The present invention is thus directed to an improved dehydrogenation process for the production of styrene from ethylbenzene, in the presence of steam, at elevated temperatures through recovering heat of condensation normally lost during separation of the various components of the dehydrogenation reaction effluent, especially of ethylbenzene from styrene, without need or use of a compressor, and using such heat to vaporize an aqueous liquid feed mixture of ethylbenzene (EB) and dilution water that is to be introduced into the dehydrogenation feed reactor, preferably at about atmospheric pressure.
Understanding of the present invention will be facilitated by reference to the following detailed description, taken in light of the accompanying FIGS. 1 and 2.
FIG. 1 is a simplified schematic flow diagram of the closest prior art dehydrogenation process for the production of styrene from ethylbenzene, in the presence of steam, at elevated temperatures.
FIG. 2 is a simplified, schematic flow diagram of the present invention, which is an improved version of the prior art process shown in FIG. 1.
The present dehydrogenation process for the production of styrene comprises dehydrogenation of ethylbenzene, preferably in a multi-bed, preferably two-bed, radial flow reactor, using a conventional catalyst for this purpose, such as one based on iron oxide, and conventional operating conditions.
It is understood that certain equipment such as valves, piping, indicators and controls, and the like have been omitted from the drawings to facilitate the description thereof, and that the placement of such equipment at appropriate places is deemed to be within the scope of one skilled in the art.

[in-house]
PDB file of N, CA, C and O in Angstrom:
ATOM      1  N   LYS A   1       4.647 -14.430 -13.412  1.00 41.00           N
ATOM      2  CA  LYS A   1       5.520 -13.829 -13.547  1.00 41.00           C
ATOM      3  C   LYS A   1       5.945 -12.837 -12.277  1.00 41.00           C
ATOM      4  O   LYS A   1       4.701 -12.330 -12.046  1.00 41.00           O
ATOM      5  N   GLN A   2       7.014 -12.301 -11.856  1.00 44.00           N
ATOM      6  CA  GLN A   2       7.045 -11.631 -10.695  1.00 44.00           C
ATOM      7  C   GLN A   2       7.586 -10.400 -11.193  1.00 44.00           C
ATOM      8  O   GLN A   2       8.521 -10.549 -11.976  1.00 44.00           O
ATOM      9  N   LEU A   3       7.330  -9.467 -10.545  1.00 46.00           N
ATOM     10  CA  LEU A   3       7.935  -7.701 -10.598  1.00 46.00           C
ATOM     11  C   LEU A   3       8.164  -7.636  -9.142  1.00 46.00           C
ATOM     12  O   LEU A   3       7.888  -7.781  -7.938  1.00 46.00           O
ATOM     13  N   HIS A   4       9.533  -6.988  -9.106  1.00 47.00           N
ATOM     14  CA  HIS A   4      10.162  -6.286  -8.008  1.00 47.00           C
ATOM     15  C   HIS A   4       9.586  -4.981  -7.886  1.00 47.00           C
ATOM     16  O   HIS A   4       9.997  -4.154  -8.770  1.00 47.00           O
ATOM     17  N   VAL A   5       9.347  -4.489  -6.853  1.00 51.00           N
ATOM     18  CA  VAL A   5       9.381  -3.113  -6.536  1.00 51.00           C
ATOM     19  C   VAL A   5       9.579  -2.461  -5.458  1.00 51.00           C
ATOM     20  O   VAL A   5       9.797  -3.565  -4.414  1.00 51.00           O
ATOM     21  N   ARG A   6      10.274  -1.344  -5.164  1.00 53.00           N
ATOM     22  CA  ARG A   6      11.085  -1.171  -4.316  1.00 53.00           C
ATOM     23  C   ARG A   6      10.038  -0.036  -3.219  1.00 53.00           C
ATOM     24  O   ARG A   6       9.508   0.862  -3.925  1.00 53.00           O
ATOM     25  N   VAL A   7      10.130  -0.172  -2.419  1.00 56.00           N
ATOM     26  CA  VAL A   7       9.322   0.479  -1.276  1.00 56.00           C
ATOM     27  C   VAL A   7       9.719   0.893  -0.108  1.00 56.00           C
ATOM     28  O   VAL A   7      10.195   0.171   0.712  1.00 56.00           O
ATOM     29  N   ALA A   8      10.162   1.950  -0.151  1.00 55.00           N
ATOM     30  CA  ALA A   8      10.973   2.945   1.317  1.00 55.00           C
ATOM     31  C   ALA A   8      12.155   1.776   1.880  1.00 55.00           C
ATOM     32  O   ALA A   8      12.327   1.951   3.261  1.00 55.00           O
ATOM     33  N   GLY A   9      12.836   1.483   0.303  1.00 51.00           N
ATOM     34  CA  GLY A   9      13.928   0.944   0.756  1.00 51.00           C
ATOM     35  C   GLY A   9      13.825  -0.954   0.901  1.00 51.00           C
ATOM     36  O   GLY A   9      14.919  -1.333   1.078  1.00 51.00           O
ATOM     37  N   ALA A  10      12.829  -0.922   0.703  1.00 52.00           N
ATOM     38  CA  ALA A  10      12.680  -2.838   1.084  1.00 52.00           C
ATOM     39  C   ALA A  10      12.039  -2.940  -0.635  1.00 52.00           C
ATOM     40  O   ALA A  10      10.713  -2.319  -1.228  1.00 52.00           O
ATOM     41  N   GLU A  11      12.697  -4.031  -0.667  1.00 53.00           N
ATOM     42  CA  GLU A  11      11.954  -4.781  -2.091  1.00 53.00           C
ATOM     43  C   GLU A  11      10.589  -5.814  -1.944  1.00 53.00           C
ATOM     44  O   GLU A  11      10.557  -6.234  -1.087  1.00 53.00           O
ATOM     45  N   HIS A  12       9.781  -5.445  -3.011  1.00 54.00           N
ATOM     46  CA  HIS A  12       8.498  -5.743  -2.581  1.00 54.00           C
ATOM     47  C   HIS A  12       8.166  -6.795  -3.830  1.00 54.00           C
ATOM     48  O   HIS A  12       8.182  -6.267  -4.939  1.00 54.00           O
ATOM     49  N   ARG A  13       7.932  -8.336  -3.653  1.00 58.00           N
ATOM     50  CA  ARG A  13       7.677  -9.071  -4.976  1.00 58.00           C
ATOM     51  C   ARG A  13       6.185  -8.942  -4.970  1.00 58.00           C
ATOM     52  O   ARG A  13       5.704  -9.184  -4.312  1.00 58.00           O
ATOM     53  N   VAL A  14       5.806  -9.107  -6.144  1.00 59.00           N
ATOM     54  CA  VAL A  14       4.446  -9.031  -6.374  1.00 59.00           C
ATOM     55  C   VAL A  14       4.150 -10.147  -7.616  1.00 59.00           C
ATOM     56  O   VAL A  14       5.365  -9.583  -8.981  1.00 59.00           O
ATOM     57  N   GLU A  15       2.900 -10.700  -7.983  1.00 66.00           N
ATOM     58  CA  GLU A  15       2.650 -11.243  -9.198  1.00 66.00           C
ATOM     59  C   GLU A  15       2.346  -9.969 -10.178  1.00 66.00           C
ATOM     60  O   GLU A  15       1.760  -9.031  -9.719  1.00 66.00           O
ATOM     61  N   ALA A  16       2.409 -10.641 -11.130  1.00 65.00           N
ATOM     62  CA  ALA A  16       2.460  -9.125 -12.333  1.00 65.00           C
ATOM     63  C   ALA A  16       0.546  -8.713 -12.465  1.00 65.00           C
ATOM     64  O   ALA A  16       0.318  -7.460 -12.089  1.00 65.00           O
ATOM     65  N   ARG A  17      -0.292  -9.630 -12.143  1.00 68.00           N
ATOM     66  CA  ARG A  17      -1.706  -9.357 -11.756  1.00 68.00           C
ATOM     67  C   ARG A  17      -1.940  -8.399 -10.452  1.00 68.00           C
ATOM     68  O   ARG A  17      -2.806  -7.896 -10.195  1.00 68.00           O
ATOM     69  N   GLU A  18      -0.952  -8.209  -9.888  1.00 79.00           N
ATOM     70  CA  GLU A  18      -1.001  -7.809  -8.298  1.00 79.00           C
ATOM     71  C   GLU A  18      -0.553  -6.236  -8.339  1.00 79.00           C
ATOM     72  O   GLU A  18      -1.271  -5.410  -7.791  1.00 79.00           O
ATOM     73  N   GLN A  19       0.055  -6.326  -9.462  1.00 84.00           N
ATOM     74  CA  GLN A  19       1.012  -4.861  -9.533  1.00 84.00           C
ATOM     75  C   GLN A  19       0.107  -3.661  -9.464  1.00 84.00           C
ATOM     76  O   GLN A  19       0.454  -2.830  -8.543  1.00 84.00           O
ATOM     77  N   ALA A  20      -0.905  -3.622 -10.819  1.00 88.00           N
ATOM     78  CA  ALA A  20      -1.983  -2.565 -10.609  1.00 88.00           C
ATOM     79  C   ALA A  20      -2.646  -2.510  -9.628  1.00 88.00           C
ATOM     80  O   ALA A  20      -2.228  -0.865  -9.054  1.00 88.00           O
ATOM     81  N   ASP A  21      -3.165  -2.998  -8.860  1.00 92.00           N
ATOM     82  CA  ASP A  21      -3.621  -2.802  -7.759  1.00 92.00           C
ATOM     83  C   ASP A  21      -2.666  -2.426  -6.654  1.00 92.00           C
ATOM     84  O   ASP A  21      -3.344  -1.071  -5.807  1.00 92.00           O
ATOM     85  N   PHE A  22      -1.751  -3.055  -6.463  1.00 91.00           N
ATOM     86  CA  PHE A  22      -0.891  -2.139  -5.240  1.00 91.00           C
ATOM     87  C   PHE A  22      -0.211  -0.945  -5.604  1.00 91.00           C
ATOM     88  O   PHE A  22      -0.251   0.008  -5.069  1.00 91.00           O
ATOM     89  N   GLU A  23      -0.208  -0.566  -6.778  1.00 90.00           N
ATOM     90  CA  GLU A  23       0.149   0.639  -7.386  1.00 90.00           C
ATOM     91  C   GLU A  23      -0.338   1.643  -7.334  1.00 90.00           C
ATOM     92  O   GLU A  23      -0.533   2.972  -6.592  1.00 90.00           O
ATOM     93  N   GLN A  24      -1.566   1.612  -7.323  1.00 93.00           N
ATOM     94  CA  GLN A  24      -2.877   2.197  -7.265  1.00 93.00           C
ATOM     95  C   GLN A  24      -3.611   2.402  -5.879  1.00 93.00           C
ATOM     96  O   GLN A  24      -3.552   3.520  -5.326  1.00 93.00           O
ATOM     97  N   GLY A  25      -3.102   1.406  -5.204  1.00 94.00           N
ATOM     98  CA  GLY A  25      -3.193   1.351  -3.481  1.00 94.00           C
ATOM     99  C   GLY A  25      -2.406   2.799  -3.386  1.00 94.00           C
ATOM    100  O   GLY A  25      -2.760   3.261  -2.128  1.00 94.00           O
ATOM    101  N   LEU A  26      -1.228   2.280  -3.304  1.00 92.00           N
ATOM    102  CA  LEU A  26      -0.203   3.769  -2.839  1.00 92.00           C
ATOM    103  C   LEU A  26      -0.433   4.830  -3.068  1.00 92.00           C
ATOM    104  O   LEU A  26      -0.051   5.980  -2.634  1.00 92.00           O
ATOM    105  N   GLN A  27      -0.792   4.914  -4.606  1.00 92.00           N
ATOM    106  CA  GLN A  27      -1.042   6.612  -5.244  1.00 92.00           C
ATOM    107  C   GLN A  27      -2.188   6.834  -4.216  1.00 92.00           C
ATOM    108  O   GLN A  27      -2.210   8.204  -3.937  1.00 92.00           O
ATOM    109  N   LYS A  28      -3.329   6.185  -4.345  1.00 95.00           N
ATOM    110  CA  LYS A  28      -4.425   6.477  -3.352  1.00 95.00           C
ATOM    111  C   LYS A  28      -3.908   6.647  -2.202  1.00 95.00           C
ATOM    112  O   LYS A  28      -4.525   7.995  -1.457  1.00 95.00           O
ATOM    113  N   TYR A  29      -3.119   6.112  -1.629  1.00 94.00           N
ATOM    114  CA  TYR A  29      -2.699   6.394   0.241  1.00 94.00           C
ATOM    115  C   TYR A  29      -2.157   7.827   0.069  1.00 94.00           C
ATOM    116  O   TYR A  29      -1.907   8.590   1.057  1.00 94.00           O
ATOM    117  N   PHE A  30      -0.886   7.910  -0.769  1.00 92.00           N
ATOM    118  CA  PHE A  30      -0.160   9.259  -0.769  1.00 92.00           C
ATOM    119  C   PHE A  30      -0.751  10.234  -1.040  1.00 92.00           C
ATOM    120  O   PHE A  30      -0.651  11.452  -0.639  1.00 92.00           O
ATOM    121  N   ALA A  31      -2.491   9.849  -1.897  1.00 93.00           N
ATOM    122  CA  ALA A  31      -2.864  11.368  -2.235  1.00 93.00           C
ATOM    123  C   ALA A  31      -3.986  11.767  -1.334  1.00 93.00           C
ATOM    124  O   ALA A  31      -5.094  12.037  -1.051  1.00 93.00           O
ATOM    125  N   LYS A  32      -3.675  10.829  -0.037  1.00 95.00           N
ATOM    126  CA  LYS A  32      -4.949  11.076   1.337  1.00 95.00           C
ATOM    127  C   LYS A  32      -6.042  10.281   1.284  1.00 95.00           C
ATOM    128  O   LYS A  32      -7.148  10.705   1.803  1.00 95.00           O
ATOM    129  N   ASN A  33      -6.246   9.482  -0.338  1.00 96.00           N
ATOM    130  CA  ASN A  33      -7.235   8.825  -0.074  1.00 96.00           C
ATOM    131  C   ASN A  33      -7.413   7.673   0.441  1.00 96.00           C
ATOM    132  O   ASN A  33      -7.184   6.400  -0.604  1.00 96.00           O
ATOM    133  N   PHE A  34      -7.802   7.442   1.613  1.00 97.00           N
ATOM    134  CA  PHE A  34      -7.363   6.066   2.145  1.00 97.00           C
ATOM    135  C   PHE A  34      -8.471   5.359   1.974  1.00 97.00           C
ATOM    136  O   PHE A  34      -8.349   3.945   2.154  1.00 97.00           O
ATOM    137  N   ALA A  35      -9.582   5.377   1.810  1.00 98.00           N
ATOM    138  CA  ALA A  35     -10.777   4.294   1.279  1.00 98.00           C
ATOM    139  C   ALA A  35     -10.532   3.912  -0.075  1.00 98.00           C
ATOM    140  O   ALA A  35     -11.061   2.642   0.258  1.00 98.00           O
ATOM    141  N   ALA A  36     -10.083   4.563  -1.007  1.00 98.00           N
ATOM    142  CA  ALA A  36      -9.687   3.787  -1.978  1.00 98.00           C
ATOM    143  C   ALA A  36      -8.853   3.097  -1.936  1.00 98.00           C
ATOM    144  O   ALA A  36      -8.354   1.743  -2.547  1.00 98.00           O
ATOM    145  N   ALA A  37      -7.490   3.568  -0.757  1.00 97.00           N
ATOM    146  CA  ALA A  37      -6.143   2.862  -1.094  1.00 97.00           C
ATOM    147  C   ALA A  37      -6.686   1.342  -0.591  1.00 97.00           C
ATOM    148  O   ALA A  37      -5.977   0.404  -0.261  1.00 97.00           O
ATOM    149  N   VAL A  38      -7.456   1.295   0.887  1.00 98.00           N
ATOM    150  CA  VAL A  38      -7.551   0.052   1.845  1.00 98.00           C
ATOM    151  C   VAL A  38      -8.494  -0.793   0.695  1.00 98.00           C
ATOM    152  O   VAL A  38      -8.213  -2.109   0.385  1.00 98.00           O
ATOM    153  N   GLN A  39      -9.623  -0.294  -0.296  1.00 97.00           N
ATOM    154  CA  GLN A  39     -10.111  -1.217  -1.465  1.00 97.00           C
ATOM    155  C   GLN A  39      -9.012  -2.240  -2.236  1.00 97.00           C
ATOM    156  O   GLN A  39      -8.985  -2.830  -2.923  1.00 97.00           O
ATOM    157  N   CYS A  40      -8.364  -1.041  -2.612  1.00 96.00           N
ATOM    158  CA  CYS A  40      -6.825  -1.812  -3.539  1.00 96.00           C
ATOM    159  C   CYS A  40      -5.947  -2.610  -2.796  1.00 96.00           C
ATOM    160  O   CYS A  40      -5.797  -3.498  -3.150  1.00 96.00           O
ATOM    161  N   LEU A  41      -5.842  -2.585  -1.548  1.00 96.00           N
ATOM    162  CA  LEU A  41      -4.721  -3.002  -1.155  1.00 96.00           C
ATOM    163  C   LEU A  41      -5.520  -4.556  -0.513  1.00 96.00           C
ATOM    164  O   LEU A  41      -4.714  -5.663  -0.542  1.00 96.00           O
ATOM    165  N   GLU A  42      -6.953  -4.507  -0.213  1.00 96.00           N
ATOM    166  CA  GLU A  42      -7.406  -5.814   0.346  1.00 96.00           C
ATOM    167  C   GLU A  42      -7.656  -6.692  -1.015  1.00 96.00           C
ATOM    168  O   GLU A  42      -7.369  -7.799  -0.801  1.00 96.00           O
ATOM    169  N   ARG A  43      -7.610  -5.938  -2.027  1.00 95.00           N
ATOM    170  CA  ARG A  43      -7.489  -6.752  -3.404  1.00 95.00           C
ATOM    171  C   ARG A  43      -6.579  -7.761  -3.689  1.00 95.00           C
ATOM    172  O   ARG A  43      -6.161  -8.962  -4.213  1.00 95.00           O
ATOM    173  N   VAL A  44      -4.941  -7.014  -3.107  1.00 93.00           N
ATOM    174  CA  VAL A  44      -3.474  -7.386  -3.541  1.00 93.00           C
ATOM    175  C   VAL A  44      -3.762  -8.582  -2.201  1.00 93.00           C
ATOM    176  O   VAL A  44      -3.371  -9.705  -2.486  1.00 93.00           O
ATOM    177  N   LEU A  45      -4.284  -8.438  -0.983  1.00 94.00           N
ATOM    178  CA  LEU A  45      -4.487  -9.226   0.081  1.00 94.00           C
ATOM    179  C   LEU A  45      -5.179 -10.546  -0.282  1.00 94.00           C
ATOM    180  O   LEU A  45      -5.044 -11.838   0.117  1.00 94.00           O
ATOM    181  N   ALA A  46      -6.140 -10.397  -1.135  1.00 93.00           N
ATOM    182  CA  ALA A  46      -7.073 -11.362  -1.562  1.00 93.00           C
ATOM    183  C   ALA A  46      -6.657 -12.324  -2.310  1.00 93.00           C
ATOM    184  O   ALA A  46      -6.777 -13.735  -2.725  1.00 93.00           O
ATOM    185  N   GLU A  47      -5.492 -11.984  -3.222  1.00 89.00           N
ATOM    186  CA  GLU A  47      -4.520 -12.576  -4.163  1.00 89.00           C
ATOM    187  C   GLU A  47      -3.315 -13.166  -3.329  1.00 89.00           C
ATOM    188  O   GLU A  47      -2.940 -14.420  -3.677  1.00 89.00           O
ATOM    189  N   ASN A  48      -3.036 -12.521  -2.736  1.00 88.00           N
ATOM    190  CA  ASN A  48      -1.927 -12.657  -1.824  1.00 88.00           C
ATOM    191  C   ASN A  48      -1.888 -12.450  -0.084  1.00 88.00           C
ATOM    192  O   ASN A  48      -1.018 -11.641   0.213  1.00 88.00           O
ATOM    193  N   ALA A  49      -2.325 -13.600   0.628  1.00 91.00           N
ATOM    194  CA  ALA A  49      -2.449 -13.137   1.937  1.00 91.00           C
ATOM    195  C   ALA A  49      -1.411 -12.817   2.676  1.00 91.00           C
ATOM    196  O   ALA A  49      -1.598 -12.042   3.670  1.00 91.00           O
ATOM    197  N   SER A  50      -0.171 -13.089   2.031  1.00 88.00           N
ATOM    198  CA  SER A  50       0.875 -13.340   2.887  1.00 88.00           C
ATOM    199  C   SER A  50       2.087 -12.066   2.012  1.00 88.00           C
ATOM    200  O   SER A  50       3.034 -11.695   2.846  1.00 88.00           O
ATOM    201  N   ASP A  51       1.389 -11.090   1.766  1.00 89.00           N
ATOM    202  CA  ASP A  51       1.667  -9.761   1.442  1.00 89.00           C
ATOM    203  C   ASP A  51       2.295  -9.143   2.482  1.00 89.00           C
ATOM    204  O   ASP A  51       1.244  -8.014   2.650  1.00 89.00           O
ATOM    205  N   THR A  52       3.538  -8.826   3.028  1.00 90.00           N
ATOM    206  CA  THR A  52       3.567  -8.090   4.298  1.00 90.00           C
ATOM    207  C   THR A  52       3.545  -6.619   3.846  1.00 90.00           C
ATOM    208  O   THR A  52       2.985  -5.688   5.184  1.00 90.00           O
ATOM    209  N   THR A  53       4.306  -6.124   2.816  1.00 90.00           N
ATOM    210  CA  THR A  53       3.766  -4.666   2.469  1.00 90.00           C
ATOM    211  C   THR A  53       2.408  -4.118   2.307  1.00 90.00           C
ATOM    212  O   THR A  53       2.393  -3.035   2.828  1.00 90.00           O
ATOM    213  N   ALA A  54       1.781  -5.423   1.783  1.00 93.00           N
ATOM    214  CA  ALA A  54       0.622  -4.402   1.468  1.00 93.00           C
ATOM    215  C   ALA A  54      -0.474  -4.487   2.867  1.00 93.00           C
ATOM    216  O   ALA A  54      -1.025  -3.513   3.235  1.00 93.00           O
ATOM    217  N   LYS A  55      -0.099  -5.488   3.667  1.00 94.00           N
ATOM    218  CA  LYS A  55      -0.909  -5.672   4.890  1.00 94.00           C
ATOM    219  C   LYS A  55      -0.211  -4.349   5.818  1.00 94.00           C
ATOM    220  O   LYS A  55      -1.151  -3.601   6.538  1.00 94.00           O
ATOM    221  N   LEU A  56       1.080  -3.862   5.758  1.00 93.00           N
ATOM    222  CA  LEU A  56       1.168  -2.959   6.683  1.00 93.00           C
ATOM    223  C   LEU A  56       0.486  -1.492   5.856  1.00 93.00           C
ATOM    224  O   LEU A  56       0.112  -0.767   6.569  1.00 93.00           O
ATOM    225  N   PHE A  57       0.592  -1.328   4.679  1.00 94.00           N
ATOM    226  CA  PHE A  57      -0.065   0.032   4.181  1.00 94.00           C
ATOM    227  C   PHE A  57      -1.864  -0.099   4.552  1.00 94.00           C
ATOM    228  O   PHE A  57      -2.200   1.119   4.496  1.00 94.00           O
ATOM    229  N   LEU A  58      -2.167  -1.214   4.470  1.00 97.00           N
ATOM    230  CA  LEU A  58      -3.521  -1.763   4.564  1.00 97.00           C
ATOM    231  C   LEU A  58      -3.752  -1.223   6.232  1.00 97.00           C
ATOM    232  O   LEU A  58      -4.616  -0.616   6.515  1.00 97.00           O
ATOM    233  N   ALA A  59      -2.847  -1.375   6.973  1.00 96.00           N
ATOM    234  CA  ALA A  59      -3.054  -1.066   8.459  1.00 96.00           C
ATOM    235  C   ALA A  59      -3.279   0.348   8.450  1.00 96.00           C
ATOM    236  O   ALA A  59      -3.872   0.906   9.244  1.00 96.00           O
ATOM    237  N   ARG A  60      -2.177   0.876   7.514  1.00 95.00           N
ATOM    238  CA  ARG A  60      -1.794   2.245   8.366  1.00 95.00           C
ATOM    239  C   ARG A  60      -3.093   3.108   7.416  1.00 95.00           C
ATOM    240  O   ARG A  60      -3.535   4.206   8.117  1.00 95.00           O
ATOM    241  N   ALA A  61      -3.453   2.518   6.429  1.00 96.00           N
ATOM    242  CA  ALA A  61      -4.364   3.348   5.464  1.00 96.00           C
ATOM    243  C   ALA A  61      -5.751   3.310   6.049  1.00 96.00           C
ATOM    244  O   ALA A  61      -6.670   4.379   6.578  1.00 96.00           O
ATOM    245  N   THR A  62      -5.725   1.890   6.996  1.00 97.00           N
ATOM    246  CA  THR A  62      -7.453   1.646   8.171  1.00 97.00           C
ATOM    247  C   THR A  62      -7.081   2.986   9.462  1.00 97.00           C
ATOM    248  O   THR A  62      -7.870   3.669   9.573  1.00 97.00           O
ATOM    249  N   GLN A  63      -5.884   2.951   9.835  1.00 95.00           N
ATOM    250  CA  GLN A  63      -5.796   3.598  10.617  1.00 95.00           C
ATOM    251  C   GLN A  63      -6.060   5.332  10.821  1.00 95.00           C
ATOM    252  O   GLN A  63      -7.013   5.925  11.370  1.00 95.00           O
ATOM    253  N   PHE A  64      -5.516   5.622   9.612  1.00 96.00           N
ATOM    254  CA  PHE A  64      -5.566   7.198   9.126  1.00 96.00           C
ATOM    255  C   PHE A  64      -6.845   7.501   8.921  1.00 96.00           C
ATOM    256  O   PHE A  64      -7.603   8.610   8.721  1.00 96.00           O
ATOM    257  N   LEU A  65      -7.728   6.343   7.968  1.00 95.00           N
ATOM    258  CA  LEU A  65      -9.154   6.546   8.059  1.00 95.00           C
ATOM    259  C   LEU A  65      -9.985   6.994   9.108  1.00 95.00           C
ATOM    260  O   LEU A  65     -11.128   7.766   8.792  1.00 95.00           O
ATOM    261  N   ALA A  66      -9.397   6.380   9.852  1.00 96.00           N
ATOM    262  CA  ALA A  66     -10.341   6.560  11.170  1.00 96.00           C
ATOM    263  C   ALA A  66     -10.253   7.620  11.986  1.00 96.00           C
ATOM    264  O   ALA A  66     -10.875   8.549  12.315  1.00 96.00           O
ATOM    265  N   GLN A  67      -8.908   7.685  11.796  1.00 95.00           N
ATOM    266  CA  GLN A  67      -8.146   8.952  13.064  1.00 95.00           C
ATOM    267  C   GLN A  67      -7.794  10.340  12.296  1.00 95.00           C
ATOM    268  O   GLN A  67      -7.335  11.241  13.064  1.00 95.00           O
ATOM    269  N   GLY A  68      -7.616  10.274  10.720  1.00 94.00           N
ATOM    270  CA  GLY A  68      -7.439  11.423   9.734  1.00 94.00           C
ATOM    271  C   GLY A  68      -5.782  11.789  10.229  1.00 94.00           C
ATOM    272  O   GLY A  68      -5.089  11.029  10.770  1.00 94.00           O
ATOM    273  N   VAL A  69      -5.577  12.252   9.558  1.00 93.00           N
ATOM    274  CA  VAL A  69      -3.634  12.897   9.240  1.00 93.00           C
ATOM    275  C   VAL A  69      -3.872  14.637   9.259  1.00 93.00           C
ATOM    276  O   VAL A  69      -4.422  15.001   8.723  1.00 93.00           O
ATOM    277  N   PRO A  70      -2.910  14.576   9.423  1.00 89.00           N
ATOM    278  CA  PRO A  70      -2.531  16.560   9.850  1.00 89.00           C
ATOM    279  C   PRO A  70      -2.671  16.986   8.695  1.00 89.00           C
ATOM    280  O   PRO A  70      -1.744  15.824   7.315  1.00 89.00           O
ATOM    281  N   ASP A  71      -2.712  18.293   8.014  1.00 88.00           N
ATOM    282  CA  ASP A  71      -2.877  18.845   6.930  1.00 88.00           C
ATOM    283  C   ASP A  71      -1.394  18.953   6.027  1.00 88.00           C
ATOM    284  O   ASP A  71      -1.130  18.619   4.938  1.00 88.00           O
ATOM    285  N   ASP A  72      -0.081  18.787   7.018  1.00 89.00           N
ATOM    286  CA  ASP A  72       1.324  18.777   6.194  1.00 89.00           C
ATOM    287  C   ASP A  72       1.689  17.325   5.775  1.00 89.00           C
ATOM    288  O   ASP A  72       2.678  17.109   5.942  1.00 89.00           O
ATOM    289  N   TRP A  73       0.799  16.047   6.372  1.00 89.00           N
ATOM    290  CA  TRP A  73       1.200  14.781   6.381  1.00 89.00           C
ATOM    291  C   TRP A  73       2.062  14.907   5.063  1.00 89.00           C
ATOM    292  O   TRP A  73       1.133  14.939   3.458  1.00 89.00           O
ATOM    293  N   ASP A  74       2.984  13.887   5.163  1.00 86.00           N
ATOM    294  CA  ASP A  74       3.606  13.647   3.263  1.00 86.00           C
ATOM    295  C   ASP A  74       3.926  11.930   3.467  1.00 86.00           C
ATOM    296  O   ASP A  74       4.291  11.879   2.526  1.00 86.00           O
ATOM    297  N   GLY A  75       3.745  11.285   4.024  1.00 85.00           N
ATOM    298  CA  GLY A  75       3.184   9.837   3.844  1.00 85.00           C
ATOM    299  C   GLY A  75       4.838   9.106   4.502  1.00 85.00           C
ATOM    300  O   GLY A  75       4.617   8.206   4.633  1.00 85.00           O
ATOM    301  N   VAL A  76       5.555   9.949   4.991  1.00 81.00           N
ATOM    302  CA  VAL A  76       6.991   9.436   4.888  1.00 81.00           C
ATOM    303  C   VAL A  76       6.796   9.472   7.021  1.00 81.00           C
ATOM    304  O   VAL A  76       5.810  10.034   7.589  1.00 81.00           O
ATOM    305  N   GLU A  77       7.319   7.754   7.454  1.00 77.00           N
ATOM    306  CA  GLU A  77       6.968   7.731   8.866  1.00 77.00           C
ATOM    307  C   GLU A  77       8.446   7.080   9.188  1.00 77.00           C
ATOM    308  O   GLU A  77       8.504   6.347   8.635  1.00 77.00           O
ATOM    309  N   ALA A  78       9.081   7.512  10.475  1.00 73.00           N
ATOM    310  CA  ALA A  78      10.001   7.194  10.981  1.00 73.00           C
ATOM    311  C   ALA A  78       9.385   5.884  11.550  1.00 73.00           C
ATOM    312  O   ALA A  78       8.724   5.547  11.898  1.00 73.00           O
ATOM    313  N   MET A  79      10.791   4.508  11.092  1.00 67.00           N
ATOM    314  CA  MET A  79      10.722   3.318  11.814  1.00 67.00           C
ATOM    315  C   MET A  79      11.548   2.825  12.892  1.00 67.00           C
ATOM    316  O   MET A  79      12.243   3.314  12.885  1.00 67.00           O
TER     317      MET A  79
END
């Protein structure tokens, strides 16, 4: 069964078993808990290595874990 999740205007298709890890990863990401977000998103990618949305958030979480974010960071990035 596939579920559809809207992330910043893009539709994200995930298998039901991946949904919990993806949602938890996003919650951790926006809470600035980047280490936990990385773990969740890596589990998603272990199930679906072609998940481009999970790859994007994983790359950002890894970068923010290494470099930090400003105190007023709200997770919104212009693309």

Referring now to FIG. 1, this represents a typical commercial prior art process for the production of styrene through catalytic dehydrogenation of ethylbenzene (EB), at elevated temperatures approximating 600 degrees C. or more and under low pressure, in the presence of dilution steam.
In FIG. 1, there is depicted, schematically, a steam superheater 1, which is a direct fired heater, for super-heating a major portion of the diluent steam (main steam) to a temperature above the dehydrogenation reaction temperature.
Feed ethylbenzene is vaporized in an EB vaporizer 2, which is a conventional thermosiphon reboiler, and passed to an EB separator drum 3. From drum 3, the vaporized EB--diluent steam mixture is mixed with a small portion of the diluent steam and superheated by heat exchange in a heat exchanger 4 with the dehydrogenation reaction effluent. It is then further preheated with the superheated main steam with which it mixes at the reactor inlet of the dehydrogenation reactor 5 before reaction in said reactor 5.
The dehydrogenation reaction effluent, after being heat exchanged in exchanger 4, is passed to the heat recovery and condensation section of the process. Such effluent contains primarily styrene, hydrogen, and unreacted ethylbenzene; small or minor amounts of the dealkylation by-products of benzene and toluene; small or minor amounts of methane, ethane, carbon monoxide, carbon dioxide, polymeric materials, and tars; and also an aqueous condensate. The gaseous phase, which includes some of these materials, and comprises hydrogen, methane, ethane, carbon monoxide, carbon dioxide, benzene, and toluene is recovered by means which include compression and aromatics recovery of the benzene and toluene. The aqueous phase, comprising aqueous condensate, is transmitted by a condensate pump 6, subjected to steam stripping, and reused as boiler feed water. The third and final phase, the organic phase, comprises crude styrene, which has to be distilled in order to recover styrene monomer. Conventionally, the crude styrene, together with a polymerization inhibitor, is fed into a distillation tower 7, which is referred to in the art and known as an ethylbenzene-styrene monomer (EB/SM) "splitter". The polymerization inhibitor, as its name suggests, reduces polymer formation during distillation of the crude styrene. EB/SM splitting can comprise a single distillation tower or a plurality of them ("distillation train"). During distillation, the key separation is that between EB and styrene, and column operation is conducted under reduced pressure conditions so as to reduce temperature and thus styrene polymer. Thus, EB and lighter materials are separated from styrene and heavier materials.